PSA: Dialogue Tags

Authors and editors, lend me your ears: I read a lot. I love books, and I love stories. Now, before I get into the following rant, let’s get something straight. I am not perfect. I have my strengths and weaknesses as an author. As an editing team, Emma and I never catch every problem. We follow up with a beta team in an attempt to catch issues in mechanics, continuity and whatever else, and we STILL don’t catch every problem. Mistakes and issues embarrass the shit out of me, and I’ve been embarrassed a lot over the years, okay? So I’m not speaking from a position of superiority, I’m speaking… Read More

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Passive Vs. Boring

Welcome to a post about [probably] the most misunderstood pair of phrases in the world of editing: “Passive Voice” vs. “Boring Voice” Passive Voice is about one thing, and one thing only: the relationship between a sentence’s subject and object. Key:SubjectObject Active structure: Tom sat on the chair.Passive structure: The chair was sat upon by Tom. In passive sentence structure, the object is being acted upon by the object, rather than the subject simply acting on the object. Passive structure almost always involves some form of the verb “to be”, which includes forms like ‘was’ and ‘had been’. Which is also how “passive voice” is so often confused with “boring… Read More

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34 Words To Kill

Moderation in all things… especially these 34 words. Clusters of these words are the chief cause of the dreaded “wordy” syndrome. They’re also symptomatic of stage directions vs. meaningful characterization. Take control of what’s on your page. Do an editing pass to seek and destroy this list. That So Well Just Really Little Then As While Which About Very All But Was Were Had And The Her His He She It They To By For In From Into Of Out Because Two words in particular go beyond “moderation” into “should never appear in commercial fiction” territory: It Because “Because” is like the silica gel pack of fiction, drying everything out.… Read More

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It’s Bigger Than It Looks

Tools Developmental editing requires good decision making. What do you base those decisions on? Let’s make some tools to help inform those decisions. TOOL 1: Reminder The first weapon is a simple reminder. On the first index card, write the following: Writers write. Facebook can’t edit this book for me. The audience is watching. TOOL 2: Focus Take out another index card and prepare to write small so that everything fits on one side. In 20 words or less, describe how this story idea came to be: In 20 words or less, describe what excited you most about this idea: In 20 words or less, explain what this story is… Read More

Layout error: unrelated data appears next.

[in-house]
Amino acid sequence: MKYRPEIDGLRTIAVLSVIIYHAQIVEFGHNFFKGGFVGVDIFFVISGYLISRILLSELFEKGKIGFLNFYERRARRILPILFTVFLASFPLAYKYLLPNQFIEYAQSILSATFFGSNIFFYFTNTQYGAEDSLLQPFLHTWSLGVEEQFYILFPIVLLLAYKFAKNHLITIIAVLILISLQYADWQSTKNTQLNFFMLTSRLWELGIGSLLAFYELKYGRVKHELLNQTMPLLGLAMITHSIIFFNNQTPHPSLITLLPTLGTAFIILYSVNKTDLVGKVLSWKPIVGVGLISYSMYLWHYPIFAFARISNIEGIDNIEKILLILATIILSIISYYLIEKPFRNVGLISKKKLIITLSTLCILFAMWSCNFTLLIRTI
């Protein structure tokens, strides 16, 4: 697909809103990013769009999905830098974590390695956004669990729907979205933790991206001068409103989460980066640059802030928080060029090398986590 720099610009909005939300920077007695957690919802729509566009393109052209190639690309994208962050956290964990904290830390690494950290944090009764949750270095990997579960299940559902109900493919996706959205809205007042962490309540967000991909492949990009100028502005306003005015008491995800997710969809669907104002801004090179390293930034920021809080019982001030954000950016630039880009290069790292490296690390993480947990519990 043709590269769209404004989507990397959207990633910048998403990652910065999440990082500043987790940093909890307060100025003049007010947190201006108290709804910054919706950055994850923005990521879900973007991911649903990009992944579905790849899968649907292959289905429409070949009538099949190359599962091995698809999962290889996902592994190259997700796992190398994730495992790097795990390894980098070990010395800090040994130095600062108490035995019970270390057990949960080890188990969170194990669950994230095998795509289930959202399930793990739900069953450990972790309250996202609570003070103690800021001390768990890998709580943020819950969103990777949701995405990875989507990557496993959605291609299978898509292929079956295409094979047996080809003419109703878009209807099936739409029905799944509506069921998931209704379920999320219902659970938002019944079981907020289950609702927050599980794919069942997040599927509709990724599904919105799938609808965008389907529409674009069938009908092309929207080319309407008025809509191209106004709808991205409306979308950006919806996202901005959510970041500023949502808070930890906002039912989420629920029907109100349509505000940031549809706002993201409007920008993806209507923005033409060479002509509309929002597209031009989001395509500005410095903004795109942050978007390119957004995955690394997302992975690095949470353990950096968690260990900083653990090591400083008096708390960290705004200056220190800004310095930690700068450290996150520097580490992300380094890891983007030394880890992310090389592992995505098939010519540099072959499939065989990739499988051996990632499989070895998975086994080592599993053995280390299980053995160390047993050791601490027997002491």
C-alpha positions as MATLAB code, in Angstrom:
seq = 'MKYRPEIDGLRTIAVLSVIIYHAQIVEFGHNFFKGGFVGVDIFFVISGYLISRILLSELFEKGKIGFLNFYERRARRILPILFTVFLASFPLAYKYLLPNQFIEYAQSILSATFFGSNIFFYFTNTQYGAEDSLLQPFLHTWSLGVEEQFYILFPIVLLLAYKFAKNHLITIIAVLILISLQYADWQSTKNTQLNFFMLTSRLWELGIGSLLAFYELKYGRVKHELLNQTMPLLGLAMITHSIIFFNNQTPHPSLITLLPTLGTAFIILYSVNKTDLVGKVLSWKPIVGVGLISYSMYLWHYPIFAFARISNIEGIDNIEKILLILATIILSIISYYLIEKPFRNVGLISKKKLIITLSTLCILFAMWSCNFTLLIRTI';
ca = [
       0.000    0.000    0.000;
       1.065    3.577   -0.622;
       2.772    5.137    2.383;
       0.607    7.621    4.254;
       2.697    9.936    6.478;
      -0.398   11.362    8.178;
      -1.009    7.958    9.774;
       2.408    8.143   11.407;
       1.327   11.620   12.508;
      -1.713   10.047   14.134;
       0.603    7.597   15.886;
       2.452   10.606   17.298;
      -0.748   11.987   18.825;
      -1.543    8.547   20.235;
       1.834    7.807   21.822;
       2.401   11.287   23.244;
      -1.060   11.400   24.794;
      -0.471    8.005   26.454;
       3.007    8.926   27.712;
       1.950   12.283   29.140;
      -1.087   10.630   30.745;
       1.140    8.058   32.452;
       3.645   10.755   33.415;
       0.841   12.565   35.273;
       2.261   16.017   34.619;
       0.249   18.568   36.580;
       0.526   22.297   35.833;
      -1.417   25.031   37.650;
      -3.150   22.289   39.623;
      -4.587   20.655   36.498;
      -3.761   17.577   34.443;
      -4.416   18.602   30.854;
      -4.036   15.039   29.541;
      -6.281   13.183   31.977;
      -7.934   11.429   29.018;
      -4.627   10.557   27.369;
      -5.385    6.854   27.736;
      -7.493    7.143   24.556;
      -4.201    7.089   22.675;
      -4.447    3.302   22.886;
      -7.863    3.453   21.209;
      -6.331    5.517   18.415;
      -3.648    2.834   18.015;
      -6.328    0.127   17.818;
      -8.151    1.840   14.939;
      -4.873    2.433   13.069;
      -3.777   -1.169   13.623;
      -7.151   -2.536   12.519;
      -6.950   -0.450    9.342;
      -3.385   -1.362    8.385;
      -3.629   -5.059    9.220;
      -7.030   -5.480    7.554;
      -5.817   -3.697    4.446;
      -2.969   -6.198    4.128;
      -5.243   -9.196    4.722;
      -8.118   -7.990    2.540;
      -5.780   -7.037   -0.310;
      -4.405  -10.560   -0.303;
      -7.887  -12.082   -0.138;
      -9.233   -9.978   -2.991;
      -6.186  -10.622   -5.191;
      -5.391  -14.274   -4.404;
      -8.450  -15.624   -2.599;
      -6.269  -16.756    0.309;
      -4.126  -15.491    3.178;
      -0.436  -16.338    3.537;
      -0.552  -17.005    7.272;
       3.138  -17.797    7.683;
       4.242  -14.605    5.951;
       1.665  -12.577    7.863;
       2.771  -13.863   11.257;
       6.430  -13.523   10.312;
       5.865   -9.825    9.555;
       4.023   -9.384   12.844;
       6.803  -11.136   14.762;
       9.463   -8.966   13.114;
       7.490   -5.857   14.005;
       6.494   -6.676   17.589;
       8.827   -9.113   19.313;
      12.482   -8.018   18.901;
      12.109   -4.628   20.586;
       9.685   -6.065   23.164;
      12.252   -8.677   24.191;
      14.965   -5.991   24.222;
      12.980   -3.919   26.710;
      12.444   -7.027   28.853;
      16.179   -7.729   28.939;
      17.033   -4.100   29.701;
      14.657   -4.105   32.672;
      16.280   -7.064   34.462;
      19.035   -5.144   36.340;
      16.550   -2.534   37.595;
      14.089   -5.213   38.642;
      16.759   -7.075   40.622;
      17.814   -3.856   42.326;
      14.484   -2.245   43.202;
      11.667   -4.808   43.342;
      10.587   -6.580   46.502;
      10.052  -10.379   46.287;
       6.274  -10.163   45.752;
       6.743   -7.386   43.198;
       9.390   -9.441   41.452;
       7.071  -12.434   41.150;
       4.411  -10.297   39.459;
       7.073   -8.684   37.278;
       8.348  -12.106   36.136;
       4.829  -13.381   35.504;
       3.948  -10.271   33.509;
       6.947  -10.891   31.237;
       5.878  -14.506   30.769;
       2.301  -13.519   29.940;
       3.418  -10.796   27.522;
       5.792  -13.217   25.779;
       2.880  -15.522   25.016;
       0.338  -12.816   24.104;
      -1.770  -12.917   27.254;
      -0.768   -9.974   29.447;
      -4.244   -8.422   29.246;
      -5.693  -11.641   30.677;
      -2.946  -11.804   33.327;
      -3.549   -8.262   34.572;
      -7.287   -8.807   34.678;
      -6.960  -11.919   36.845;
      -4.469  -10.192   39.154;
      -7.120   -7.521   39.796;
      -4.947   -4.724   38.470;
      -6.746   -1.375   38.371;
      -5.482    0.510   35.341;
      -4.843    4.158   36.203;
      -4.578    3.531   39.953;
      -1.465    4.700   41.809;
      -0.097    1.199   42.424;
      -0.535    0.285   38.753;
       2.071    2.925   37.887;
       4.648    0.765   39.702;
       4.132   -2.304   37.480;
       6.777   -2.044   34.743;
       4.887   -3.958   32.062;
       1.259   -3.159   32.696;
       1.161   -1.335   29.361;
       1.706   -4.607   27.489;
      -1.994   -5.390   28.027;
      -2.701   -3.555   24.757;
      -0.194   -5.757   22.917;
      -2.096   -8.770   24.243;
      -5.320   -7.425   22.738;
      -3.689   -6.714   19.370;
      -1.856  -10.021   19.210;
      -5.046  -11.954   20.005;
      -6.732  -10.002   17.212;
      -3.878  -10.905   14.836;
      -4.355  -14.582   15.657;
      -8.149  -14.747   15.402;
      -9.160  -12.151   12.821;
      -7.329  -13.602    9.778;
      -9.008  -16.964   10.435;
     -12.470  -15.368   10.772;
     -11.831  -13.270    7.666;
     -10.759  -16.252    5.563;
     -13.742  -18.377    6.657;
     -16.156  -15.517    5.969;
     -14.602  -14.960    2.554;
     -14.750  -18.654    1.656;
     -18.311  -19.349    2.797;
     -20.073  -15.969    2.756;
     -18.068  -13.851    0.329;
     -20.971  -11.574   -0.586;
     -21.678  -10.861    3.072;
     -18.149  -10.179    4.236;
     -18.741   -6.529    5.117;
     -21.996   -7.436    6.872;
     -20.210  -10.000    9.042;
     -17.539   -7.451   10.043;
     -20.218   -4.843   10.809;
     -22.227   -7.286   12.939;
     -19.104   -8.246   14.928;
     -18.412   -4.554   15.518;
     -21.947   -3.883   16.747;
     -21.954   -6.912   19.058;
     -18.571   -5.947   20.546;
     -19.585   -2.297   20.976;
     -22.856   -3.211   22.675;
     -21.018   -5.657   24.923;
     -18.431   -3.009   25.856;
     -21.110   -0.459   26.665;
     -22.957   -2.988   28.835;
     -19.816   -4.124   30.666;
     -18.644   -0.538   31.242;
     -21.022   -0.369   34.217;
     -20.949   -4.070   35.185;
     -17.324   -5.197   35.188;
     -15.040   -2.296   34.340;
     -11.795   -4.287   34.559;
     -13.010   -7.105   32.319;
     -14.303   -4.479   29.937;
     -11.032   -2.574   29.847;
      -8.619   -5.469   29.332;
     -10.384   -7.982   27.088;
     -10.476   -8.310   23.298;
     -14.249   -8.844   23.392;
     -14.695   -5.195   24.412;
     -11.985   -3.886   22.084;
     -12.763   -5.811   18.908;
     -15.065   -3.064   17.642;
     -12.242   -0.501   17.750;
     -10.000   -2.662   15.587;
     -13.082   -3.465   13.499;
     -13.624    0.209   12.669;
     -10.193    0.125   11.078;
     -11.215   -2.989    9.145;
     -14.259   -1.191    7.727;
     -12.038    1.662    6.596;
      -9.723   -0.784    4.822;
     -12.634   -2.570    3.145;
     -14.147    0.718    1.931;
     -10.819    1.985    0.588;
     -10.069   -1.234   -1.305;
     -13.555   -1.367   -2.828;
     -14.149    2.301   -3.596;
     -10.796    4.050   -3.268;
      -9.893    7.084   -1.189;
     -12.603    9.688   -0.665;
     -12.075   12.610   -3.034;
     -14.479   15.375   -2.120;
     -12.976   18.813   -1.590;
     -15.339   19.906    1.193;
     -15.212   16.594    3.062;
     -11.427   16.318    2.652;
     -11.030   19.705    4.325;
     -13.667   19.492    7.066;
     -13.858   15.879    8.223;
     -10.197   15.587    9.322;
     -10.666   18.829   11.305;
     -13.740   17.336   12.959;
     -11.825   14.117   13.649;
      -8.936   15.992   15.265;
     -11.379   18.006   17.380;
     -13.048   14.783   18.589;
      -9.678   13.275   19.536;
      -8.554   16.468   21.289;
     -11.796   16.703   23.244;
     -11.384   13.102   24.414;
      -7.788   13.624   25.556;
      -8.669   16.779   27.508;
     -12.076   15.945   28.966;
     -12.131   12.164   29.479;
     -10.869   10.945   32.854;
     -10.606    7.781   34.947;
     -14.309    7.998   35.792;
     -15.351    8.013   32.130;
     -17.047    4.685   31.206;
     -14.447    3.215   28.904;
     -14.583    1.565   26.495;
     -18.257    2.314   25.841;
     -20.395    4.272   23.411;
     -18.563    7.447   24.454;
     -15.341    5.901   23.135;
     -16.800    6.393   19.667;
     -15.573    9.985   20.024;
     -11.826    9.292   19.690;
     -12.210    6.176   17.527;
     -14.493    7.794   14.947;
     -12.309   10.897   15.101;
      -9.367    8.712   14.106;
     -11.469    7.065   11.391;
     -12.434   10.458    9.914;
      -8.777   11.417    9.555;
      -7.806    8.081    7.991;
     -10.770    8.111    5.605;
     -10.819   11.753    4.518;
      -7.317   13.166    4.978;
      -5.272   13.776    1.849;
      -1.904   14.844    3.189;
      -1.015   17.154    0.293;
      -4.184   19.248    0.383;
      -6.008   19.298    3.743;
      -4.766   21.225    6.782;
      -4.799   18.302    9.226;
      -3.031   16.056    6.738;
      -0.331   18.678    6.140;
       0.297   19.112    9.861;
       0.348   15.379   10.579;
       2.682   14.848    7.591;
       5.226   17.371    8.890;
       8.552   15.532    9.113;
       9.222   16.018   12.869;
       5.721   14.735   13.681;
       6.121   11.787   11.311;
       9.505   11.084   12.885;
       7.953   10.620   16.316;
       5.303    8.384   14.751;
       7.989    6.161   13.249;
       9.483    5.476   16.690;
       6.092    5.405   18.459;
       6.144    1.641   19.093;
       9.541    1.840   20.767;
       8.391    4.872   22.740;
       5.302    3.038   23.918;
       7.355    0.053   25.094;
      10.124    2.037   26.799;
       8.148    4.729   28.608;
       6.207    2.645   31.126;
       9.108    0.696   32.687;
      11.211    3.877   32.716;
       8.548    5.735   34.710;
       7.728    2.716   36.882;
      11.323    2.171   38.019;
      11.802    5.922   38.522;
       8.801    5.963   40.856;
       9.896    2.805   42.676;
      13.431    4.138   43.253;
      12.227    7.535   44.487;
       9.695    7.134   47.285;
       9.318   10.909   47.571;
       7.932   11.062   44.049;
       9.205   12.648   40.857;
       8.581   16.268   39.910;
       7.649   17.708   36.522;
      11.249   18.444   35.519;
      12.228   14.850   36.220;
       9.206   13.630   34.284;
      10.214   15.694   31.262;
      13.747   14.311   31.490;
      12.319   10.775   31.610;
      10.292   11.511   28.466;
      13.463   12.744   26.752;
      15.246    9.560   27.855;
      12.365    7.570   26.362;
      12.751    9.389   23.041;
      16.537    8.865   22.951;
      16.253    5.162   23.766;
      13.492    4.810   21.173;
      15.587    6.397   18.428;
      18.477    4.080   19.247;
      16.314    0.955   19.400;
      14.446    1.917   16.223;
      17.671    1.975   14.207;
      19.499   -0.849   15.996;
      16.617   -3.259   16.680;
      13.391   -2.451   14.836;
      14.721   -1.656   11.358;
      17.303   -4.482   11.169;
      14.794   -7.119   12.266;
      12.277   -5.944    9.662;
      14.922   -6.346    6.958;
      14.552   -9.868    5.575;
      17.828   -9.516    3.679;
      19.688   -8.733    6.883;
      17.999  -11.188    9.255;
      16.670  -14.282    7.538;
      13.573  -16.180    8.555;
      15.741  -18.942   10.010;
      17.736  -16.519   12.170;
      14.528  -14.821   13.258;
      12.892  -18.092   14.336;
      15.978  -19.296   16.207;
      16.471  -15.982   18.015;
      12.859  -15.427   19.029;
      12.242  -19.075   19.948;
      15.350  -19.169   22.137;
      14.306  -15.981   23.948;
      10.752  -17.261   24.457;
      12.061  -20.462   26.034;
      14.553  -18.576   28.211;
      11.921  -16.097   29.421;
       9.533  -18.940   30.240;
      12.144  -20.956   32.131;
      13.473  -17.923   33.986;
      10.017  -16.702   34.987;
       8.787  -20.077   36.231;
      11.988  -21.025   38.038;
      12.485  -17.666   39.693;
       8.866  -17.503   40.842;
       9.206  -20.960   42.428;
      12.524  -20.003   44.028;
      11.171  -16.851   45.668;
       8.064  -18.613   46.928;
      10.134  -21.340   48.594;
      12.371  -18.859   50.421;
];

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Self-Editing Attitude-Checklist

More from the Self-Editing-For-Indies webseries… This checklist is a hybrid from two sources: A self-editing guide that never came to pass The editing checklist that spawned Monday’s More Lore post For me, getting my head in the right place to self edit has been (and apparently always will be) a major chore. This checklist is the “stern talking to” I need to hear every time. 1 ) Writing and publishing are not the same. Writing is about creating. Publishing is about making money. Writers who find the subject of money gauche, embarrassing or distasteful should not seek publication. At all. Ever. They will never achieve the satisfaction they seek. For… Read More

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More Lore

I spent part of my Saturday helping someone prepare to “flip” the first draft of their novel. In the process, we tapped this sort of quasi-checklist I bust out when stressed a/o distracted and need to self-edit. The list got built back in my editing days as an actual process I would follow through the developmental stages all the way through to line editing. Parts of the checklist hit writer-friend right in the brainpan. She said “You should do a web series about this”, and since I had no idea what to blog about this morning, guess what? I’ll pluck one topic from the checklist and post about it. (I’m… Read More

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